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Keywords:

  • Altitudinal gradient;
  • climate change;
  • hump-shaped species richness relationships;
  • land use change;
  • life history traits;
  • pollination types

Abstract

Aim

Climate and habitat management are two key drivers for patterns of biodiversity, but little is known about relative importance, interactions and nonlinear effects of climate and management on species richness and trait variation of plants.

Location

Alps (Germany).

Methods

We studied patterns of species richness and pollination types in 34 alpine grasslands along an altitudinal climatic gradient comparing grazed, mown and non-managed grasslands. Two vegetation assessments were conducted in 2009 on ten 4-m² plots per study site and per survey.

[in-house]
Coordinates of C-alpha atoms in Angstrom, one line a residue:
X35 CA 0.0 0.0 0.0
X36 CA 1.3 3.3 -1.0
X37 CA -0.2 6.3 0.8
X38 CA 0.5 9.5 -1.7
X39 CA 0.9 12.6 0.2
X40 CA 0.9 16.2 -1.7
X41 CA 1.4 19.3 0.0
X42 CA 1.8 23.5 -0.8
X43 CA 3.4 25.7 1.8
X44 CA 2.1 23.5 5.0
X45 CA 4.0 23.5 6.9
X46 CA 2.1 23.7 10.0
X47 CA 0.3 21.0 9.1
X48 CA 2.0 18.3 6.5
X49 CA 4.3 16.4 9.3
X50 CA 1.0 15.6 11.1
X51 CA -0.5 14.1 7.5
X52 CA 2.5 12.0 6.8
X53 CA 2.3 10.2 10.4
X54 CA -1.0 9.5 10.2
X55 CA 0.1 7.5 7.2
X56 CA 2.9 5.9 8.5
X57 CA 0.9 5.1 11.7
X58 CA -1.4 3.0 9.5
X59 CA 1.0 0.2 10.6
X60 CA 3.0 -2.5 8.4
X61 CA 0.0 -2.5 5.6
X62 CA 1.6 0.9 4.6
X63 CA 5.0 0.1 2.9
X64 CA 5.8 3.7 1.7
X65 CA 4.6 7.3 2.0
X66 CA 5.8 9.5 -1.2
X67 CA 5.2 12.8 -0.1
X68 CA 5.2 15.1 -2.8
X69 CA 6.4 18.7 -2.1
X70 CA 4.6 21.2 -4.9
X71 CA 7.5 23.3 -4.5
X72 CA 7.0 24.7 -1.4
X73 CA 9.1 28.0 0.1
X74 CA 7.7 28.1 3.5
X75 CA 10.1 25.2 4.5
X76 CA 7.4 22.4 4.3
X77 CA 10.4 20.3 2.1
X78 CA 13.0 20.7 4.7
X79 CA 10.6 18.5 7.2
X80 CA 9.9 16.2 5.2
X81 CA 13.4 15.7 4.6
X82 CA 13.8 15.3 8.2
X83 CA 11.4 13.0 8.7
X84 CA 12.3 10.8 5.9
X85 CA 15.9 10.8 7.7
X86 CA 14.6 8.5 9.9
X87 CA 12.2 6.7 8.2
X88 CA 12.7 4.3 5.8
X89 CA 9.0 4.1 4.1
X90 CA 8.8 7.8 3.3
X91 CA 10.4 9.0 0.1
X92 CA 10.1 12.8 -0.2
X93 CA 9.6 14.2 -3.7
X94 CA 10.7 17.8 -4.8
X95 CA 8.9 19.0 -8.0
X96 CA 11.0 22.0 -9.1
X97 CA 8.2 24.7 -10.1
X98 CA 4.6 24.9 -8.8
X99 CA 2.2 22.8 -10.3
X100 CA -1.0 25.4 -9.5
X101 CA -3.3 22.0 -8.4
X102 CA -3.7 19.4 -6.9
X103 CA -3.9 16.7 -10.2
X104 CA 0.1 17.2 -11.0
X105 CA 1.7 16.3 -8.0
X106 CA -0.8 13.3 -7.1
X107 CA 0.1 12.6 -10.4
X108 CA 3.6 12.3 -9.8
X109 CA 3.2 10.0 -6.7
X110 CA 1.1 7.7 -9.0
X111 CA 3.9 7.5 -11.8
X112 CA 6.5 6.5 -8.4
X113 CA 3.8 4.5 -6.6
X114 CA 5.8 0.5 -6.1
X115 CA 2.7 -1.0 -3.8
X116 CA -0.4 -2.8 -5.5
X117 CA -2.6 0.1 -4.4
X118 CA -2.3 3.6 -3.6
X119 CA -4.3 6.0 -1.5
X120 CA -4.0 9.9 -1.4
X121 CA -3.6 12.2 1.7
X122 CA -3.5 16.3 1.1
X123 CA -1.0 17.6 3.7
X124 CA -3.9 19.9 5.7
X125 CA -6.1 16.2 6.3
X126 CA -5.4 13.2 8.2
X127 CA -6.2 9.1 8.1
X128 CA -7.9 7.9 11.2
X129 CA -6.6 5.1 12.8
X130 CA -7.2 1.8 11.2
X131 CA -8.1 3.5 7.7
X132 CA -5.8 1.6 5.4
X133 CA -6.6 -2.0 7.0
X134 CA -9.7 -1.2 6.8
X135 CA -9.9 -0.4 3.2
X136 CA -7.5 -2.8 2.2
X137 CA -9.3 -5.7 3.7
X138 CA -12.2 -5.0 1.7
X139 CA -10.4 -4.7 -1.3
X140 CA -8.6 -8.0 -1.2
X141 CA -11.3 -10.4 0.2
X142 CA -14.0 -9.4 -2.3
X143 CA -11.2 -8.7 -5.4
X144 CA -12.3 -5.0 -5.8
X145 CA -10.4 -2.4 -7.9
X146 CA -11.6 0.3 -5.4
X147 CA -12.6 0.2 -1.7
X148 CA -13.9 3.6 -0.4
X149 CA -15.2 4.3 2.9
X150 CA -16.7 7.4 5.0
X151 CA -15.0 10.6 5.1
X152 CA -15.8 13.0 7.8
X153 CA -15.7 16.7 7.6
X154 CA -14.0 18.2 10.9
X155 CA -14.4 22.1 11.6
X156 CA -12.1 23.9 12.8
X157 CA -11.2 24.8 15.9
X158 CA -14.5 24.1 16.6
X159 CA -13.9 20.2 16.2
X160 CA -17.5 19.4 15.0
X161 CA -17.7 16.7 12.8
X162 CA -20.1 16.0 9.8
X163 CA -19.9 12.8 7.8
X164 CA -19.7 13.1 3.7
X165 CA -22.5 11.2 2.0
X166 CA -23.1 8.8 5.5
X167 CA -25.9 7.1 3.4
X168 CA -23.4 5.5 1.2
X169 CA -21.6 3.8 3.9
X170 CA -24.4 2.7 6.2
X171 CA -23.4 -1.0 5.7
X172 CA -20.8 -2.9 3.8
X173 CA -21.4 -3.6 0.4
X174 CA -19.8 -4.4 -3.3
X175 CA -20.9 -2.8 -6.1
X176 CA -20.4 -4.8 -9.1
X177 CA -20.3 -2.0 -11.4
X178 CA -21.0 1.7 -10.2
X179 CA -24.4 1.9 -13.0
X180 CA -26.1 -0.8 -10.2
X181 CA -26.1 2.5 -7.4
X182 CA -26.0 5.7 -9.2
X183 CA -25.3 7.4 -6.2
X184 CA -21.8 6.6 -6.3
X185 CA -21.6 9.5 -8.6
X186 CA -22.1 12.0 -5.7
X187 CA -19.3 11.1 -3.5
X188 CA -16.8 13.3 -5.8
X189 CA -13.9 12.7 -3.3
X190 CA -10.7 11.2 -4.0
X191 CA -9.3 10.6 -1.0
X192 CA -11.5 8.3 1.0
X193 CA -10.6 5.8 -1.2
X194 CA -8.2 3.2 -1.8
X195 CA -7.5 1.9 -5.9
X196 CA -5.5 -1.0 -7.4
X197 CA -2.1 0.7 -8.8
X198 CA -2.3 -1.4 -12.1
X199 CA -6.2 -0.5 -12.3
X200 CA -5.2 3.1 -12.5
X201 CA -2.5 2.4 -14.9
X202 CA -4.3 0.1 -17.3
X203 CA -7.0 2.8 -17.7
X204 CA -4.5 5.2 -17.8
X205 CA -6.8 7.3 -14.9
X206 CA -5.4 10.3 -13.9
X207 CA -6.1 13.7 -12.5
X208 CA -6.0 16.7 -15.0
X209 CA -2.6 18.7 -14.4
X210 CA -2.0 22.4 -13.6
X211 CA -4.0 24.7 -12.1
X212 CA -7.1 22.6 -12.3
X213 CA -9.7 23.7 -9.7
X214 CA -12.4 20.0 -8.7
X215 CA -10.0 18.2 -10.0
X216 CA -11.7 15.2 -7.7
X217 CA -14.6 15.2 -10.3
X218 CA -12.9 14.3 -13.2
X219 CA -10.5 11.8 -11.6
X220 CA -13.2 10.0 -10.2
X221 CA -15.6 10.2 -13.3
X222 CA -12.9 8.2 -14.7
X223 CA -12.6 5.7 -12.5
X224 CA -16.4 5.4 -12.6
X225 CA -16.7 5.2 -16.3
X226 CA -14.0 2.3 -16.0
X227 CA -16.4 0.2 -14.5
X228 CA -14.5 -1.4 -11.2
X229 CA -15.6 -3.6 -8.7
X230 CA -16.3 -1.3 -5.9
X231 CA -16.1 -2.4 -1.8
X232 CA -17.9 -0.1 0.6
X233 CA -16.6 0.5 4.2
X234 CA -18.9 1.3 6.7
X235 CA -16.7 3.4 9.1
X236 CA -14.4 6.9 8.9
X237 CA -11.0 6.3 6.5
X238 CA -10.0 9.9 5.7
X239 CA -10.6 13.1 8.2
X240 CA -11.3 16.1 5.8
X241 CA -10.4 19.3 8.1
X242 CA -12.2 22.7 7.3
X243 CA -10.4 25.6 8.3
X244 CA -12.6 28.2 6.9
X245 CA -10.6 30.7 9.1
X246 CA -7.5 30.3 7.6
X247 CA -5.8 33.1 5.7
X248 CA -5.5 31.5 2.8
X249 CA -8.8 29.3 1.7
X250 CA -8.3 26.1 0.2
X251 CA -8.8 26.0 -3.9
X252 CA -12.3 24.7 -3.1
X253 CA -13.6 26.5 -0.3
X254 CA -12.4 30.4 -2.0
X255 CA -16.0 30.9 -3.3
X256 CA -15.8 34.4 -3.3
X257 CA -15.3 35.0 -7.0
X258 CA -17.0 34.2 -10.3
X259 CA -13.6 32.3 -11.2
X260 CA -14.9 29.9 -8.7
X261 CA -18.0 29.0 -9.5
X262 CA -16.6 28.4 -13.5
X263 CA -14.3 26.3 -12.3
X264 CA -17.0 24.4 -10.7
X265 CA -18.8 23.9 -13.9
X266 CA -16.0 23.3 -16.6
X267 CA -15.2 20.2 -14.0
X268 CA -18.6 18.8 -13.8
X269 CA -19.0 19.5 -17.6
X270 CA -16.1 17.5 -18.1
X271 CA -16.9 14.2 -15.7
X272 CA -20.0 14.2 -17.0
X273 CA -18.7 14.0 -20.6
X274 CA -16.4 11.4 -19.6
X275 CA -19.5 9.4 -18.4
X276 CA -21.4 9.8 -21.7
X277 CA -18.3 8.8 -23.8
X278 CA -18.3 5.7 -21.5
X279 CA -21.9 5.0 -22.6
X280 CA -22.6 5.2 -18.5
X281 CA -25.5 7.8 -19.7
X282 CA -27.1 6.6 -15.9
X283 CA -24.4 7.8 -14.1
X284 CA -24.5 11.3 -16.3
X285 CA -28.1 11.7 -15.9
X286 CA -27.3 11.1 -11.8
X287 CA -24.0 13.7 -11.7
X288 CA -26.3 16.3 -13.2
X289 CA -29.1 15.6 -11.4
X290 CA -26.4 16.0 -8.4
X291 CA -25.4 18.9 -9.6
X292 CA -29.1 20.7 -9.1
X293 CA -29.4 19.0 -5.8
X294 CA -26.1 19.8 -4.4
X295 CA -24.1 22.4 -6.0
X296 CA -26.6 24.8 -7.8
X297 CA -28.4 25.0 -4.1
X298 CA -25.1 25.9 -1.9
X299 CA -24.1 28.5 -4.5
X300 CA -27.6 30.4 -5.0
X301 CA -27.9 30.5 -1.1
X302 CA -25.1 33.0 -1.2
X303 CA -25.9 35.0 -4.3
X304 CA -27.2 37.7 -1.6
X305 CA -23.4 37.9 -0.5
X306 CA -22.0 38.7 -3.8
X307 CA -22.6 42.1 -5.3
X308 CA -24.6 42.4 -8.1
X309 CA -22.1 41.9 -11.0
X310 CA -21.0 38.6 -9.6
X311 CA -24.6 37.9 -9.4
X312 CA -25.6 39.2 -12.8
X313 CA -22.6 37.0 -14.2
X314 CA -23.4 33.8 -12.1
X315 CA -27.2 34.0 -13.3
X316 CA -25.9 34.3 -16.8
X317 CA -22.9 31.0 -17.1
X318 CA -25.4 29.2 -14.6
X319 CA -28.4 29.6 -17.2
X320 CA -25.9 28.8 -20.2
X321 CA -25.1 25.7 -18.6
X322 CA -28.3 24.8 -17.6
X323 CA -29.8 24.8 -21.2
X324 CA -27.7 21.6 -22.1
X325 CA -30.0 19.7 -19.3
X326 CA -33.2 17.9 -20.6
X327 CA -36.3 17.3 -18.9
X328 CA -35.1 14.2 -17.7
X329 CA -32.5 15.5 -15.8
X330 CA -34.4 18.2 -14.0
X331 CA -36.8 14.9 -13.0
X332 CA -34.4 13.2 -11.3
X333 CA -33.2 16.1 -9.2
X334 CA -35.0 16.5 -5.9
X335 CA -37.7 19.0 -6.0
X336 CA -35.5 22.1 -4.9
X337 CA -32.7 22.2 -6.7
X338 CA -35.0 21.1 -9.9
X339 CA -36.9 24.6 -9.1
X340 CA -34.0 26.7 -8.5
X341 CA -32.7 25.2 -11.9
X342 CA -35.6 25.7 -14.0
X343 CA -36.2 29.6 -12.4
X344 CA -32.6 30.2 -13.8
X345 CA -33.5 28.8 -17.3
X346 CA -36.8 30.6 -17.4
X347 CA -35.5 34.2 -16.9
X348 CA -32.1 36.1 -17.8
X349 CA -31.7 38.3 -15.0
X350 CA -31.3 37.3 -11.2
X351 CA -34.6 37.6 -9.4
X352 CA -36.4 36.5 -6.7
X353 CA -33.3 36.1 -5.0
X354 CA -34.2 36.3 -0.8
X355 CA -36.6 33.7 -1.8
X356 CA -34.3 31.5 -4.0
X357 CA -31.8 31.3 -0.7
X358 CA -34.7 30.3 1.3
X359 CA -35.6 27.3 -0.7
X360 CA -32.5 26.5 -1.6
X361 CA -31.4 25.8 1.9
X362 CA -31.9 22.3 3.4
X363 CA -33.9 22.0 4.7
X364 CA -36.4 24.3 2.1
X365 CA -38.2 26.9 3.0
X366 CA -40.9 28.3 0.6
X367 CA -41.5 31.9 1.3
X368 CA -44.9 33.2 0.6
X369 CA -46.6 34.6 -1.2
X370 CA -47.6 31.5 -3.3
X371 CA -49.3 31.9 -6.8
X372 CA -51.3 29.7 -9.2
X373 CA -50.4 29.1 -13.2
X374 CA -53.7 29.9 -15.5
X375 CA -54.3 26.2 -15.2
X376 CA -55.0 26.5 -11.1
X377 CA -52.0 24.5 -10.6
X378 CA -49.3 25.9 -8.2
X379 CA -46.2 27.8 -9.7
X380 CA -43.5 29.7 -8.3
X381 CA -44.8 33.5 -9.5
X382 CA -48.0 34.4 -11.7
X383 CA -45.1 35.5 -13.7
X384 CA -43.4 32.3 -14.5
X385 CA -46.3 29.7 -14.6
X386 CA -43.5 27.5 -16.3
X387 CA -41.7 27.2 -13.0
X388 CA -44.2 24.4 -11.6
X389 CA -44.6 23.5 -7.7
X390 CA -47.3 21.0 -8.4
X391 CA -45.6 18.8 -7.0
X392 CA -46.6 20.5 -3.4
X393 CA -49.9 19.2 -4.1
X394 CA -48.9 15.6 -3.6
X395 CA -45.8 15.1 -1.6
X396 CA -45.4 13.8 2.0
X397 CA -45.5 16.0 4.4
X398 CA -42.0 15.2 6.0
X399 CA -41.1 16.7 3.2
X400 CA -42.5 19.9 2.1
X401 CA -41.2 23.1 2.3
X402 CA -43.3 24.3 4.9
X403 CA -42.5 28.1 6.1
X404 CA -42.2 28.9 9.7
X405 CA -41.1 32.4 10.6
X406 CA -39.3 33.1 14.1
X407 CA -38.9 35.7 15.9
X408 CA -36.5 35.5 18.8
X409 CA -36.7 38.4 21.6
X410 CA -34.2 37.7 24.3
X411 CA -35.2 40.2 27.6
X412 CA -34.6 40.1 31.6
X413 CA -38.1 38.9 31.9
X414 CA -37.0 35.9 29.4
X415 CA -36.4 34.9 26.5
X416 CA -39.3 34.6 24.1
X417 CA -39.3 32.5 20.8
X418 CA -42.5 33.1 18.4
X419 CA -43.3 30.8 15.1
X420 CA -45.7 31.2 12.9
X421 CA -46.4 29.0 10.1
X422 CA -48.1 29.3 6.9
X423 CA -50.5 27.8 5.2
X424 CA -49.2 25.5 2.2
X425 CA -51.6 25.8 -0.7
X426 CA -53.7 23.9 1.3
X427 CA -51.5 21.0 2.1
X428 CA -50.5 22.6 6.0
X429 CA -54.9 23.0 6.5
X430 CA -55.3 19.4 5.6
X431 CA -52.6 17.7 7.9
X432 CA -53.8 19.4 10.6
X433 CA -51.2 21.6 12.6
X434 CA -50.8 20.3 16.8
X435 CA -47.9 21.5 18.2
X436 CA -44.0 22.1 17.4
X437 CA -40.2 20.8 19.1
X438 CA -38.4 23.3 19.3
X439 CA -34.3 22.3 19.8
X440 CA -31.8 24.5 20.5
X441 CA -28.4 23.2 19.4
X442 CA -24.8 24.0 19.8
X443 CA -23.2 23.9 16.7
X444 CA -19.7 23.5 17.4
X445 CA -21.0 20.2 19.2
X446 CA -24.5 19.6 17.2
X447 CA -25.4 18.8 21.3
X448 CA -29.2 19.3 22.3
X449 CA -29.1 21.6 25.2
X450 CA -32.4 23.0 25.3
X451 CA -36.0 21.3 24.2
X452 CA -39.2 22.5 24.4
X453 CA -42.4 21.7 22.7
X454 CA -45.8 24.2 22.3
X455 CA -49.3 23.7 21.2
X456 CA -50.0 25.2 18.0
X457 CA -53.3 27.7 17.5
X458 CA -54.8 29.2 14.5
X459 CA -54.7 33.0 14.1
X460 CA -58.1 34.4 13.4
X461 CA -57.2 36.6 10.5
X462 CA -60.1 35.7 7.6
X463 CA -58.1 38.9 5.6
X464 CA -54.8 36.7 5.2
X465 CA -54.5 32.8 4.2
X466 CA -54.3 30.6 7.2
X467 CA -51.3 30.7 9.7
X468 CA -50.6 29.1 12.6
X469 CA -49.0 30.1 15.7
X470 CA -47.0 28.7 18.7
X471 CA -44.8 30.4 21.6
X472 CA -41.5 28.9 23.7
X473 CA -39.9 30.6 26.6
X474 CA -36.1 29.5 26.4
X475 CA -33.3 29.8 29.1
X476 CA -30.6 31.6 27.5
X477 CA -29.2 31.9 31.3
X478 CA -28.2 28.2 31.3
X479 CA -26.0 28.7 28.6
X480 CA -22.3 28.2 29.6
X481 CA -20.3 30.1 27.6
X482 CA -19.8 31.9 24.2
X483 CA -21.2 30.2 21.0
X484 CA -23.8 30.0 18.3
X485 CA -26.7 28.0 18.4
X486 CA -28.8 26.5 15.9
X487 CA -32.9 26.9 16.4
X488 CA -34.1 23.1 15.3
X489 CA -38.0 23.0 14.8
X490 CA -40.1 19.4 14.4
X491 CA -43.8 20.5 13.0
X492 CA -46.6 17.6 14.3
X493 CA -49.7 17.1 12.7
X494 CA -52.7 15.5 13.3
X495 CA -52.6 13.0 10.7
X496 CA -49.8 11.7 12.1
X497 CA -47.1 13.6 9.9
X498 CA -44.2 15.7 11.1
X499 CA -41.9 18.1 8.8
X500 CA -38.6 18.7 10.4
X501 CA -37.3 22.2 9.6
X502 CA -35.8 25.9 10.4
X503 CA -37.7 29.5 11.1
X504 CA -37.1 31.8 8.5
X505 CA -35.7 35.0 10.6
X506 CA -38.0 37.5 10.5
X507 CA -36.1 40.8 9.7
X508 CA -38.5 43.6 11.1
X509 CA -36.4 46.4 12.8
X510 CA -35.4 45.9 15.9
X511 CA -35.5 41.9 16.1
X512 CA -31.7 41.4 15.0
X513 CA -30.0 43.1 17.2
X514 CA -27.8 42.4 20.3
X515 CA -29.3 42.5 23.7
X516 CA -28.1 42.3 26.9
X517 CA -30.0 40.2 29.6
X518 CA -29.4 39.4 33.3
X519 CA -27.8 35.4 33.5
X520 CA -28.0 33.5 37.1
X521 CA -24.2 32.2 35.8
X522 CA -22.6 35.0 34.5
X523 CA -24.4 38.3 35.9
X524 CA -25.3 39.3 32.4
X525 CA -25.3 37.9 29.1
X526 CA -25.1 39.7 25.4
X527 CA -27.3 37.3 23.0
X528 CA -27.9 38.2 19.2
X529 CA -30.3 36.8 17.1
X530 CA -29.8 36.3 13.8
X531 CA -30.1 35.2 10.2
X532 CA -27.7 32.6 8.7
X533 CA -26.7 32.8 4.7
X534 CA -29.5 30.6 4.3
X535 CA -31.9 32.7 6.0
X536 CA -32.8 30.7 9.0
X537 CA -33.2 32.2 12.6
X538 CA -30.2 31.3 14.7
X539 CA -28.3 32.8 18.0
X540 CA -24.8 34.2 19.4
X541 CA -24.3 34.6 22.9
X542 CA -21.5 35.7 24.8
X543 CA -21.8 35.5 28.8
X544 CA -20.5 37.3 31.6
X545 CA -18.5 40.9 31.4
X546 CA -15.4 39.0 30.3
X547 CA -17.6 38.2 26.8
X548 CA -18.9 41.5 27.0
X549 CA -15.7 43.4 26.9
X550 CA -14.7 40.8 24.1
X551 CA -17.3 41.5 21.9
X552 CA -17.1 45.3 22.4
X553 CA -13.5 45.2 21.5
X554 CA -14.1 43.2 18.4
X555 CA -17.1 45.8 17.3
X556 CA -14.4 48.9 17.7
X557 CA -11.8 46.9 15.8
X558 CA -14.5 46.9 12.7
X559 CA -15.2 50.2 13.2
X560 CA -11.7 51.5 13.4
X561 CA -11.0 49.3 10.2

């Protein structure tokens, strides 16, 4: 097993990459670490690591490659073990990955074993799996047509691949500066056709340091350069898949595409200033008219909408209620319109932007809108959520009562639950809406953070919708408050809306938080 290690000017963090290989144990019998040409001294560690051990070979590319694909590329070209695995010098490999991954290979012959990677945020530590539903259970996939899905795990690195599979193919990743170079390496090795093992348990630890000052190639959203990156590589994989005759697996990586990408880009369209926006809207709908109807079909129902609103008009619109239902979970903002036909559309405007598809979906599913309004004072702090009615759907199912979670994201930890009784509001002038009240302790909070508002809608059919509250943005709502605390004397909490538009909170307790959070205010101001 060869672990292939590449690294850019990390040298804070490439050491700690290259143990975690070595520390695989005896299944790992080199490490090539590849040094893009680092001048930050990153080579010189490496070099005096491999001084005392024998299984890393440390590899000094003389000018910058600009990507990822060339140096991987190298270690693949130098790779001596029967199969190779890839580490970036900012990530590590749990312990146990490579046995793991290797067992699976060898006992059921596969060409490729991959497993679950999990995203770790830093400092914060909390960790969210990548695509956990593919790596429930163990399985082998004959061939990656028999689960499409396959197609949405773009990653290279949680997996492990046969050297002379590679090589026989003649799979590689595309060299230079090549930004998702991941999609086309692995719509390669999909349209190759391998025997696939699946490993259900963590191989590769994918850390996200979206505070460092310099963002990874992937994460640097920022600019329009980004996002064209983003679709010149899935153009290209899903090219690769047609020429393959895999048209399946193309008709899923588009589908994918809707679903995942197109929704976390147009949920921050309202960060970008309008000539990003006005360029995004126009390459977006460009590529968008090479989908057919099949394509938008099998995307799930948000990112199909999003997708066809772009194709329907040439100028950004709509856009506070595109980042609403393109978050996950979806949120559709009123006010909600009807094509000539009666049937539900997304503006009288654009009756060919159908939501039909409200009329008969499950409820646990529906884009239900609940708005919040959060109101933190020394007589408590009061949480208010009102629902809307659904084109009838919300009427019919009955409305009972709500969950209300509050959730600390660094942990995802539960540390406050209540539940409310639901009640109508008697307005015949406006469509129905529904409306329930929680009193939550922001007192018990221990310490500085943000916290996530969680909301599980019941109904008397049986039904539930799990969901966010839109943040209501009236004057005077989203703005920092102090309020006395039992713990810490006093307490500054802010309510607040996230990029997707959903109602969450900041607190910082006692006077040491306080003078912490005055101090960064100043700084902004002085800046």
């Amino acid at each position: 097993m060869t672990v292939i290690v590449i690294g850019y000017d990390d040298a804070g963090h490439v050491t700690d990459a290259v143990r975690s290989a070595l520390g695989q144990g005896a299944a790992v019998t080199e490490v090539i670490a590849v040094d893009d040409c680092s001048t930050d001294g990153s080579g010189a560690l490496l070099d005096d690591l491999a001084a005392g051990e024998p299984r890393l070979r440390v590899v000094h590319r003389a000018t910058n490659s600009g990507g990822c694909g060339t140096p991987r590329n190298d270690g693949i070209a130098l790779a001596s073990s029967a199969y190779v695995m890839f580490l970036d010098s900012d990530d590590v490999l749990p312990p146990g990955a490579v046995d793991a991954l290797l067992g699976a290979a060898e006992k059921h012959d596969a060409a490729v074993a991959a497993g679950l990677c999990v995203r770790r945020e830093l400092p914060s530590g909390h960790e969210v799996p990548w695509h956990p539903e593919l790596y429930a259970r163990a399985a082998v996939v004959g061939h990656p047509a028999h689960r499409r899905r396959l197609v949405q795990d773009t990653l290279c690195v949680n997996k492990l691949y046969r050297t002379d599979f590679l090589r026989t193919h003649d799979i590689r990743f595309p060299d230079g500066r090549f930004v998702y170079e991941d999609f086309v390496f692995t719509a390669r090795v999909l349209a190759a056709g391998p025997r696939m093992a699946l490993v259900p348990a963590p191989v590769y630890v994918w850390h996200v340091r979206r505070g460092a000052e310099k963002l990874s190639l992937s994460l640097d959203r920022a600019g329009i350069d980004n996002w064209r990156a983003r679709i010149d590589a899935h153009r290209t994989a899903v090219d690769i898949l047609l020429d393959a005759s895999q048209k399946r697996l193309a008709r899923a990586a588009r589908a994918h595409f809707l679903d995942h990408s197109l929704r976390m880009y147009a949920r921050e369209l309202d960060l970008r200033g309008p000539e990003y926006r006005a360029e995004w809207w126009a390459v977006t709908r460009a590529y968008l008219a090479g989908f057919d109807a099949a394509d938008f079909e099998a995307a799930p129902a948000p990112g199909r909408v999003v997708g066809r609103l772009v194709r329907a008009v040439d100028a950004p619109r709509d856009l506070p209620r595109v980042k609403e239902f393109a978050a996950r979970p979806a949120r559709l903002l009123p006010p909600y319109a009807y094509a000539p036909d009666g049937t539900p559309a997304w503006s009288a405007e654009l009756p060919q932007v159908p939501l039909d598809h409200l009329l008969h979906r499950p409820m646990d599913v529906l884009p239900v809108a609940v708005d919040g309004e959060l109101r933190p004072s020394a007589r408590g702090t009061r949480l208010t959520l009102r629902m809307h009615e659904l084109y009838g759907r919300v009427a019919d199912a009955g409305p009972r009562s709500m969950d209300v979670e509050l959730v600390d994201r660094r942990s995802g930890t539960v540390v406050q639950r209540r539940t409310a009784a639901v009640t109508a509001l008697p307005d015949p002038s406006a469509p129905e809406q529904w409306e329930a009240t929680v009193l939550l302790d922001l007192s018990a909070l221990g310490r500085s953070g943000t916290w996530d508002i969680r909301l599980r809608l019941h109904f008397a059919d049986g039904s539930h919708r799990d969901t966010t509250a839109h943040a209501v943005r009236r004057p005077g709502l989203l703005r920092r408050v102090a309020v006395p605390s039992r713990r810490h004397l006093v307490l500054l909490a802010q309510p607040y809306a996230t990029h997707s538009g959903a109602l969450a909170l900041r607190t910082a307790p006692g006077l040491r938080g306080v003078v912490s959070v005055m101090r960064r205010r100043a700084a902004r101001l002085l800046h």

Results

In total, 484 vascular plant species were recorded. Species richness peaked at intermediate temperatures and was highest in grazed grasslands compared with mown and non-managed grasslands. No significant interaction between management effects and climate was found. Species richness of insect-pollinated plants peaked at lower temperatures (higher altitudes) than species richness of wind-pollinated plant species. The proportion of wind-pollinated plants decreased with decreasing temperature, but the vegetation cover of wind-pollinated plants increased with decreasing temperature.

Main conclusions

Our results indicate that managing alpine grasslands by extensive grazing maintains high plant diversity over the full subalpine gradient. Rising temperatures with climate change and an upward shift of the diversity peak of plants might result not only in reduced overall diversity because of reduced grassland area at higher altitudes but also in changed species composition and adaptive potential of pollination types.